Use a staple gun to fix the underlay to the floor. Measure 35 com from the wall, down the underlay and staple a few times across the underlay with 10cm gaps. Continue down the underlay with each line of staples being done at 35cm – Alternatively, you can use spray adhesive to fit the underlay.
Roll out the next layer of underlay and butt it up against the edge of the first length. Join the 2 pieces using 50mm (5cm) wide gaffa tape.
Keep going until the whole room is fitted with underlay inside the gripper rods.
Now for the main event.
How to fit the carpet on Concrete or Wood
When deciding which way to lay your floor, be sure to get the pattern in alignment with the main wall or focal point of the room.
Before you begin, you will need a carpet fitting kit. Always clear as much space as possible. That way you don’t have to move furniture around as you fit the carpet.
Cut the carpet to the approximate size – include allowances for final trimming
NOTE: Before making any cuts, make sure that you enable the carpet to be laid with the pile facing the same direction as the pile of any adjacent carpet in another room – otherwise the carpets may look completely different.
Firstly make sure it is positioned sufficiently to fit into any alcove and into the doorway.
Once you have rested in the correct positions and are happy with the main alignment of it, go over the area with your feet. Shuffle across it with your feet to push any ripples or ridges out.
You should now have minimum of 10cm excess along one wall and a larger excess against the other adjacent walls. You need to reduce the excess to 10cm right around the room. Here’s how.
Push the carpet into each corner. cut the excess vertically from the top in the corner so it’s more flexible and easier to push the carpet into the floor gripper – don’t make the vertical cut too long as you will end up having a gap in the corner of the room.
Make the cut in stages if necessary and ease the carpet into the corner between the cuts.
Fold the carpet over on the side where there is more than 10cm excess and cut the excess down to 100mm (10cm) ready for hooking. Make sure you don’t cut through the carpet underneath that’s already laid on the floor.
Now for the stretch hooking…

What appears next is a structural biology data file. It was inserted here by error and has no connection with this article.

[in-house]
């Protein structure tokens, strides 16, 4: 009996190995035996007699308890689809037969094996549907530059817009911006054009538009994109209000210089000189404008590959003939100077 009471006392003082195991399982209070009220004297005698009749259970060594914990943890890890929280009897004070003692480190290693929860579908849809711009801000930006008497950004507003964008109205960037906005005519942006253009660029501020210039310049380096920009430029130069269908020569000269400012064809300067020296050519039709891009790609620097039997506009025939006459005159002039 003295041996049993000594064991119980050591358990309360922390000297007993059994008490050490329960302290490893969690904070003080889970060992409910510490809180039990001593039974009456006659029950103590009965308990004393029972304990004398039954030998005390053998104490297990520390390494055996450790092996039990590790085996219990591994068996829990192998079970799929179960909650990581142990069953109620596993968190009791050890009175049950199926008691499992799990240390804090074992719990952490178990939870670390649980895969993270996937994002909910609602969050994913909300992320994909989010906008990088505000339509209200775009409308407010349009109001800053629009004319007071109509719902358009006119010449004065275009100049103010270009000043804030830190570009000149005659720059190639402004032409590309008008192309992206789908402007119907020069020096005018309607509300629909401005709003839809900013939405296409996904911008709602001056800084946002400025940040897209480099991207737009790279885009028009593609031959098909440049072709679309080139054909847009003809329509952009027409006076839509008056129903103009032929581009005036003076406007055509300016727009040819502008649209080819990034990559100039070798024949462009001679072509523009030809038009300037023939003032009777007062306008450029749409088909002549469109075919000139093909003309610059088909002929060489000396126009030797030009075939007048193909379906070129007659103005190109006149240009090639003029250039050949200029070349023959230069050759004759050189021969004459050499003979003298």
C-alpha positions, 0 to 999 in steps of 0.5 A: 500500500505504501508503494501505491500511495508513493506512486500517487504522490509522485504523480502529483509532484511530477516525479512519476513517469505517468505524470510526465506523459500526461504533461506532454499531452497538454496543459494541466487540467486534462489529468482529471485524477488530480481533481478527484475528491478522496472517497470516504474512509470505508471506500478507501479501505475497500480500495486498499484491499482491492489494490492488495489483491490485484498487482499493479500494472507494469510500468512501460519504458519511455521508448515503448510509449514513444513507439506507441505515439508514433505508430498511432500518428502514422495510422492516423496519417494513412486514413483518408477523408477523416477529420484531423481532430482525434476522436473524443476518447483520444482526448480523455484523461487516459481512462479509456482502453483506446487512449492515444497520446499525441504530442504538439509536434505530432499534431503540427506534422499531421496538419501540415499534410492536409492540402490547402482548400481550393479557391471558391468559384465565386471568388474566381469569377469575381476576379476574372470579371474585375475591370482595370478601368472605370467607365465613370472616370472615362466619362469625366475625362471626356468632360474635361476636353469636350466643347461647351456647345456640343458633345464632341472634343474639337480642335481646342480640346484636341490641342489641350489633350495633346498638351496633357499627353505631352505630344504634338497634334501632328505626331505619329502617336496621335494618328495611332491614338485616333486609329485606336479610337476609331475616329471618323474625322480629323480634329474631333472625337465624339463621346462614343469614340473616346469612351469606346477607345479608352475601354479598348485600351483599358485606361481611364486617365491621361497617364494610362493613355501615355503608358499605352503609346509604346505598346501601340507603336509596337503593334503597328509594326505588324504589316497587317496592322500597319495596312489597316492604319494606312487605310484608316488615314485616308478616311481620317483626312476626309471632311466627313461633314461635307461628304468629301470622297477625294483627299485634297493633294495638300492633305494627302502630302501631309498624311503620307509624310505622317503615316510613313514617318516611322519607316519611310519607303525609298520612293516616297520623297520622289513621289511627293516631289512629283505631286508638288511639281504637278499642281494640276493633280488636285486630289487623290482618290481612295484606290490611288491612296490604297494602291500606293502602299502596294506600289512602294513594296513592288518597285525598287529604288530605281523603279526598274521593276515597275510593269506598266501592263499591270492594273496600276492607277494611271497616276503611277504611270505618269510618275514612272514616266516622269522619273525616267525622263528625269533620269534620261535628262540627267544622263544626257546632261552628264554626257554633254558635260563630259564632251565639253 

Starting in the corner that is diagonally opposite the doorway. Use the carpet stretcher to hook the carpet onto the gripper for approximately 1 meter in each direction, from the corner.
When hooking, apply pressure down on the carpet stretcher and kick the padded end with your knee to force the carpet forward. Then tuck in the edge with a carpet chisel.
Next, down the longest side of the room, in the opposite corner, stretch it into the wall and hook it onto the gripper for approximately 1 metre
Once you have 2 corners done, work your way down the longest wall, hooking it onto to the grippers between the 2 corners.
Next move to the shorter side and stretch the carpet into the grippers 1 metre either side of the corner, again opposite the corner you started in.
Once hooked in the corner, work along the remainder of the shorter side to hook the carpet onto the grippers.
Great, that should be 2 full lengths of the room done – one short and one long.
Now stretch and hook the it onto the grippers, 1 meter in each direction, from the corner that is diagonally opposite the one you started in.
Finally, hook the carpet to the grippers along the remaining longest side first and then the remaining short side.
Great, that’s all sides sorted.
Once finished, the carpet should be fully hooked on to the grippers and free from ripples.
If there are ripples, unhook it and re-stretch then re-hook it back onto the grippers
Wonderful! You should now have your carpet fitted with an excess of 10mm around the outside of the grippers. Here’s how to sort that.
Trimming the final excess.
To trim the last bit, fold the carpet back on itself so it’s tight against the skirting board. Cut the carpet backing approximately 8mm from the face of the skirting board. Again, be careful not to cut the parts that are already laid.
Once cut, use a carpet tucker to push the carpet into the gap between the skirting board and the gripper
Repeat the process until all the trimming and tucking, except the doorway is complete.
In the doorway, trim the carpet so that it’s slightly overlapping the threshold bar and ends just before the middle of the threshold bar
Once cut, use a tucker to tuck the carpet into the threshold
And that’s your brand spanking new floor laid!